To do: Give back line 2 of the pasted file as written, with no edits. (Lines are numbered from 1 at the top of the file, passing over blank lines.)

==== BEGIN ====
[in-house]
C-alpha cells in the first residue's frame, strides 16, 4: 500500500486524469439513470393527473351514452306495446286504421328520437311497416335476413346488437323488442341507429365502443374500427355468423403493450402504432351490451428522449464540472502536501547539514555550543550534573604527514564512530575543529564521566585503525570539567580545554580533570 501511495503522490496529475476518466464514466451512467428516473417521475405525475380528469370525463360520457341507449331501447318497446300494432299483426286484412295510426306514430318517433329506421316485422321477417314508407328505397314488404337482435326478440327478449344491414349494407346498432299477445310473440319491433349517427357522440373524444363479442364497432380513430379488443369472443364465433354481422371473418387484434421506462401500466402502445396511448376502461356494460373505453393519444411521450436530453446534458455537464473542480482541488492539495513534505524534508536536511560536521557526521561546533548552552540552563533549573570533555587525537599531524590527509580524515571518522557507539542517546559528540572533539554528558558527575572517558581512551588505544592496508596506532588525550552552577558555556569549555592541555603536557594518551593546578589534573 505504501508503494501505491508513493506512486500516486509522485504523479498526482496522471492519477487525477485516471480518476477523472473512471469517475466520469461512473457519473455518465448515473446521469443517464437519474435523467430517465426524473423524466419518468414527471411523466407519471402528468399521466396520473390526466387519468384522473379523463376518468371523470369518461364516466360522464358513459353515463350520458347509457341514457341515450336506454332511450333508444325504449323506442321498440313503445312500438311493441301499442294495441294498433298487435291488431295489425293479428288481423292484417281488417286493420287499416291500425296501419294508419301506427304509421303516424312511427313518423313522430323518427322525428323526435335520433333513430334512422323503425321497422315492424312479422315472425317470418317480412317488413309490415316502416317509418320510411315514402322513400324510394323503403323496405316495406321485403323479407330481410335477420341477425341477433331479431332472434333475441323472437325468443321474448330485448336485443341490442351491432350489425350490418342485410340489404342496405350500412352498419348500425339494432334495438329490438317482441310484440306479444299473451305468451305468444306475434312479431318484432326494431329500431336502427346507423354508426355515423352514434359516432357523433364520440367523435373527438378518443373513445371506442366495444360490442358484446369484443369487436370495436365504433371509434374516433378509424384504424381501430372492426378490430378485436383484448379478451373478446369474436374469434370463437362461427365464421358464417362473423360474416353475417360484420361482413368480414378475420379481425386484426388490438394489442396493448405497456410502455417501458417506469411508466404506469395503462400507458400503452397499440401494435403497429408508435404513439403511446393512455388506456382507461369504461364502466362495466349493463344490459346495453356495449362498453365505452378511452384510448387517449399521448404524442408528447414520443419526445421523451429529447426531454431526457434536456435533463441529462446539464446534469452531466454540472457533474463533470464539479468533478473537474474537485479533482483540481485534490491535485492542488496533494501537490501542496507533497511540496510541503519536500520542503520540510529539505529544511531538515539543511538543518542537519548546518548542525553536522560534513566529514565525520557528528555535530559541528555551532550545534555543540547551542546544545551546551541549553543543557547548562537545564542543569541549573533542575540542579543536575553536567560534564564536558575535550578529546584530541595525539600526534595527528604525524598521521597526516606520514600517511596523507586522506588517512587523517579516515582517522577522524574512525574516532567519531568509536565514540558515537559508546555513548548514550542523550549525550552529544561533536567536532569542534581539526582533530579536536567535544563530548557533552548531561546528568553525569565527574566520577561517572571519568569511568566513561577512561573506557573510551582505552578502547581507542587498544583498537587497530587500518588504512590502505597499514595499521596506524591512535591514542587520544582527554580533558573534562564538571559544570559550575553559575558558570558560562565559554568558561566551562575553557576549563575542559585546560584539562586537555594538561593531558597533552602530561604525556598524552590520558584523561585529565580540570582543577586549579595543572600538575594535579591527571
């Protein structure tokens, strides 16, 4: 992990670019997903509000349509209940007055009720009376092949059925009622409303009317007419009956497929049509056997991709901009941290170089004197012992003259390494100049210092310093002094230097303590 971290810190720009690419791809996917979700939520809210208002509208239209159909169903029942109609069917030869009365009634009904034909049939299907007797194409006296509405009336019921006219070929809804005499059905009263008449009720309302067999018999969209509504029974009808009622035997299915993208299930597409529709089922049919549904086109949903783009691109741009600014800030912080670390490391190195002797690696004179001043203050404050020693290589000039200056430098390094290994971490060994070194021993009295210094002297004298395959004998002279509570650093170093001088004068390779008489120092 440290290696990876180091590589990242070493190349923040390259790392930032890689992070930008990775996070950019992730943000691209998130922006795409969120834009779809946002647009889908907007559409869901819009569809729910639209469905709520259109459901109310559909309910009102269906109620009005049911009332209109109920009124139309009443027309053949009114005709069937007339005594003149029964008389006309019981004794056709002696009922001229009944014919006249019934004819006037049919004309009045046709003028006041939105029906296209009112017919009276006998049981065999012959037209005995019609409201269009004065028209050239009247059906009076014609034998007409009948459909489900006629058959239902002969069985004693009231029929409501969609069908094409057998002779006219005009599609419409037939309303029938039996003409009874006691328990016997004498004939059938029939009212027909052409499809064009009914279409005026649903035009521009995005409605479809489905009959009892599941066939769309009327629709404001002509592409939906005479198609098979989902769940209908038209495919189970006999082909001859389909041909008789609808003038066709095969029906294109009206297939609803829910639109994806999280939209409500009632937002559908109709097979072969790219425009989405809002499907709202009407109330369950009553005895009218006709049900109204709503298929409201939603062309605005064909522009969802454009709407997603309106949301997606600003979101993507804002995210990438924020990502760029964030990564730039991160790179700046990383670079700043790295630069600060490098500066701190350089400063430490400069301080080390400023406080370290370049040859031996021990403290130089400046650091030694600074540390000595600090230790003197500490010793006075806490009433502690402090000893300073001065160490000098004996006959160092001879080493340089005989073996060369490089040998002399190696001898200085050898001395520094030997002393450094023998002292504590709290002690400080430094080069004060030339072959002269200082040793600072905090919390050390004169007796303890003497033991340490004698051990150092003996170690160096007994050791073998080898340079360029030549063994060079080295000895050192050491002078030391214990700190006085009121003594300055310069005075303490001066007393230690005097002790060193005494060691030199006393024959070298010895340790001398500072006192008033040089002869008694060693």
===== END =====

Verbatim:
C-alpha cells in the first residue's frame, strides 16, 4: 500500500486524469439513470393527473351514452306495446286504421328520437311497416335476413346488437323488442341507429365502443374500427355468423403493450402504432351490451428522449464540472502536501547539514555550543550534573604527514564512530575543529564521566585503525570539567580545554580533570 501511495503522490496529475476518466464514466451512467428516473417521475405525475380528469370525463360520457341507449331501447318497446300494432299483426286484412295510426306514430318517433329506421316485422321477417314508407328505397314488404337482435326478440327478449344491414349494407346498432299477445310473440319491433349517427357522440373524444363479442364497432380513430379488443369472443364465433354481422371473418387484434421506462401500466402502445396511448376502461356494460373505453393519444411521450436530453446534458455537464473542480482541488492539495513534505524534508536536511560536521557526521561546533548552552540552563533549573570533555587525537599531524590527509580524515571518522557507539542517546559528540572533539554528558558527575572517558581512551588505544592496508596506532588525550552552577558555556569549555592541555603536557594518551593546578589534573 505504501508503494501505491508513493506512486500516486509522485504523479498526482496522471492519477487525477485516471480518476477523472473512471469517475466520469461512473457519473455518465448515473446521469443517464437519474435523467430517465426524473423524466419518468414527471411523466407519471402528468399521466396520473390526466387519468384522473379523463376518468371523470369518461364516466360522464358513459353515463350520458347509457341514457341515450336506454332511450333508444325504449323506442321498440313503445312500438311493441301499442294495441294498433298487435291488431295489425293479428288481423292484417281488417286493420287499416291500425296501419294508419301506427304509421303516424312511427313518423313522430323518427322525428323526435335520433333513430334512422323503425321497422315492424312479422315472425317470418317480412317488413309490415316502416317509418320510411315514402322513400324510394323503403323496405316495406321485403323479407330481410335477420341477425341477433331479431332472434333475441323472437325468443321474448330485448336485443341490442351491432350489425350490418342485410340489404342496405350500412352498419348500425339494432334495438329490438317482441310484440306479444299473451305468451305468444306475434312479431318484432326494431329500431336502427346507423354508426355515423352514434359516432357523433364520440367523435373527438378518443373513445371506442366495444360490442358484446369484443369487436370495436365504433371509434374516433378509424384504424381501430372492426378490430378485436383484448379478451373478446369474436374469434370463437362461427365464421358464417362473423360474416353475417360484420361482413368480414378475420379481425386484426388490438394489442396493448405497456410502455417501458417506469411508466404506469395503462400507458400503452397499440401494435403497429408508435404513439403511446393512455388506456382507461369504461364502466362495466349493463344490459346495453356495449362498453365505452378511452384510448387517449399521448404524442408528447414520443419526445421523451429529447426531454431526457434536456435533463441529462446539464446534469452531466454540472457533474463533470464539479468533478473537474474537485479533482483540481485534490491535485492542488496533494501537490501542496507533497511540496510541503519536500520542503520540510529539505529544511531538515539543511538543518542537519548546518548542525553536522560534513566529514565525520557528528555535530559541528555551532550545534555543540547551542546544545551546551541549553543543557547548562537545564542543569541549573533542575540542579543536575553536567560534564564536558575535550578529546584530541595525539600526534595527528604525524598521521597526516606520514600517511596523507586522506588517512587523517579516515582517522577522524574512525574516532567519531568509536565514540558515537559508546555513548548514550542523550549525550552529544561533536567536532569542534581539526582533530579536536567535544563530548557533552548531561546528568553525569565527574566520577561517572571519568569511568566513561577512561573506557573510551582505552578502547581507542587498544583498537587497530587500518588504512590502505597499514595499521596506524591512535591514542587520544582527554580533558573534562564538571559544570559550575553559575558558570558560562565559554568558561566551562575553557576549563575542559585546560584539562586537555594538561593531558597533552602530561604525556598524552590520558584523561585529565580540570582543577586549579595543572600538575594535579591527571